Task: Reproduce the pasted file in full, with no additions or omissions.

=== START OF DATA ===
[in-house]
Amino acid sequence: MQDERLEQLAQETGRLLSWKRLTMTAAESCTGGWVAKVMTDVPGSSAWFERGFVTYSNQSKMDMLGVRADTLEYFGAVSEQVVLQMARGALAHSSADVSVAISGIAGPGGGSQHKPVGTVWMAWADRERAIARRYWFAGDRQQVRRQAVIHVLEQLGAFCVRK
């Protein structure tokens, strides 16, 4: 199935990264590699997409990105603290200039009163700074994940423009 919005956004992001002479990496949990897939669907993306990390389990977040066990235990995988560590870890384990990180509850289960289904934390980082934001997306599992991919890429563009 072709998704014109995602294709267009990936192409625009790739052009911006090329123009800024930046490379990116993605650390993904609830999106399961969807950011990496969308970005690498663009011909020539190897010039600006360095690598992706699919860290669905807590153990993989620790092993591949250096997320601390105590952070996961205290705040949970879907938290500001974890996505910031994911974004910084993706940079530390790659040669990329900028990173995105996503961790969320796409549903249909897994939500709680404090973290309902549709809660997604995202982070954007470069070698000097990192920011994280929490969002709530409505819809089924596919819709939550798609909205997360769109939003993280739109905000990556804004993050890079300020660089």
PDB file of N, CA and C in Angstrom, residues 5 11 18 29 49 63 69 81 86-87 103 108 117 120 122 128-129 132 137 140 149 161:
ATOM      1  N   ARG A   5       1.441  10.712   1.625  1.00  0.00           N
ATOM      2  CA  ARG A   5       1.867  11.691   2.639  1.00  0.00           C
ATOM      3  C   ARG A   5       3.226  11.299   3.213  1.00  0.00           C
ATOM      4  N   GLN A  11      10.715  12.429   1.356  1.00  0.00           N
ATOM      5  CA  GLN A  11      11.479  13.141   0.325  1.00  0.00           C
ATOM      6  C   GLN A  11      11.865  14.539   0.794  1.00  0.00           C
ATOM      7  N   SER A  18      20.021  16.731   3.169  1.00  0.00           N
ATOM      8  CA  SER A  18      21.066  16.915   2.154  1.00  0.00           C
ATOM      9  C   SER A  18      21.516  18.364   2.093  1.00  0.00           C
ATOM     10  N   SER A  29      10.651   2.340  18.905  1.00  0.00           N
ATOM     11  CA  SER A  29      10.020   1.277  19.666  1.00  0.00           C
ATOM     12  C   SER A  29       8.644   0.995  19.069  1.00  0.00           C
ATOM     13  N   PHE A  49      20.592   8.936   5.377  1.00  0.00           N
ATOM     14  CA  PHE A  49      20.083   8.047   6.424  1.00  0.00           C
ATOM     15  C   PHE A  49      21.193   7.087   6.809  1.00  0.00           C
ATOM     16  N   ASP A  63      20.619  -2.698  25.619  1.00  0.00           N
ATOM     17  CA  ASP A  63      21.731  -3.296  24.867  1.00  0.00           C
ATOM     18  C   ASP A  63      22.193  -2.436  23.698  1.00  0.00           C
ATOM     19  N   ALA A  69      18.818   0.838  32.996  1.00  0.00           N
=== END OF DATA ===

[in-house]
Amino acid sequence: MQDERLEQLAQETGRLLSWKRLTMTAAESCTGGWVAKVMTDVPGSSAWFERGFVTYSNQSKMDMLGVRADTLEYFGAVSEQVVLQMARGALAHSSADVSVAISGIAGPGGGSQHKPVGTVWMAWADRERAIARRYWFAGDRQQVRRQAVIHVLEQLGAFCVRK
């Protein structure tokens, strides 16, 4: 199935990264590699997409990105603290200039009163700074994940423009 919005956004992001002479990496949990897939669907993306990390389990977040066990235990995988560590870890384990990180509850289960289904934390980082934001997306599992991919890429563009 072709998704014109995602294709267009990936192409625009790739052009911006090329123009800024930046490379990116993605650390993904609830999106399961969807950011990496969308970005690498663009011909020539190897010039600006360095690598992706699919860290669905807590153990993989620790092993591949250096997320601390105590952070996961205290705040949970879907938290500001974890996505910031994911974004910084993706940079530390790659040669990329900028990173995105996503961790969320796409549903249909897994939500709680404090973290309902549709809660997604995202982070954007470069070698000097990192920011994280929490969002709530409505819809089924596919819709939550798609909205997360769109939003993280739109905000990556804004993050890079300020660089």
PDB file of N, CA and C in Angstrom, residues 5 11 18 29 49 63 69 81 86-87 103 108 117 120 122 128-129 132 137 140 149 161:
ATOM      1  N   ARG A   5       1.441  10.712   1.625  1.00  0.00           N
ATOM      2  CA  ARG A   5       1.867  11.691   2.639  1.00  0.00           C
ATOM      3  C   ARG A   5       3.226  11.299   3.213  1.00  0.00           C
ATOM      4  N   GLN A  11      10.715  12.429   1.356  1.00  0.00           N
ATOM      5  CA  GLN A  11      11.479  13.141   0.325  1.00  0.00           C
ATOM      6  C   GLN A  11      11.865  14.539   0.794  1.00  0.00           C
ATOM      7  N   SER A  18      20.021  16.731   3.169  1.00  0.00           N
ATOM      8  CA  SER A  18      21.066  16.915   2.154  1.00  0.00           C
ATOM      9  C   SER A  18      21.516  18.364   2.093  1.00  0.00           C
ATOM     10  N   SER A  29      10.651   2.340  18.905  1.00  0.00           N
ATOM     11  CA  SER A  29      10.020   1.277  19.666  1.00  0.00           C
ATOM     12  C   SER A  29       8.644   0.995  19.069  1.00  0.00           C
ATOM     13  N   PHE A  49      20.592   8.936   5.377  1.00  0.00           N
ATOM     14  CA  PHE A  49      20.083   8.047   6.424  1.00  0.00           C
ATOM     15  C   PHE A  49      21.193   7.087   6.809  1.00  0.00           C
ATOM     16  N   ASP A  63      20.619  -2.698  25.619  1.00  0.00           N
ATOM     17  CA  ASP A  63      21.731  -3.296  24.867  1.00  0.00           C
ATOM     18  C   ASP A  63      22.193  -2.436  23.698  1.00  0.00           C
ATOM     19  N   ALA A  69      18.818   0.838  32.996  1.00  0.00           N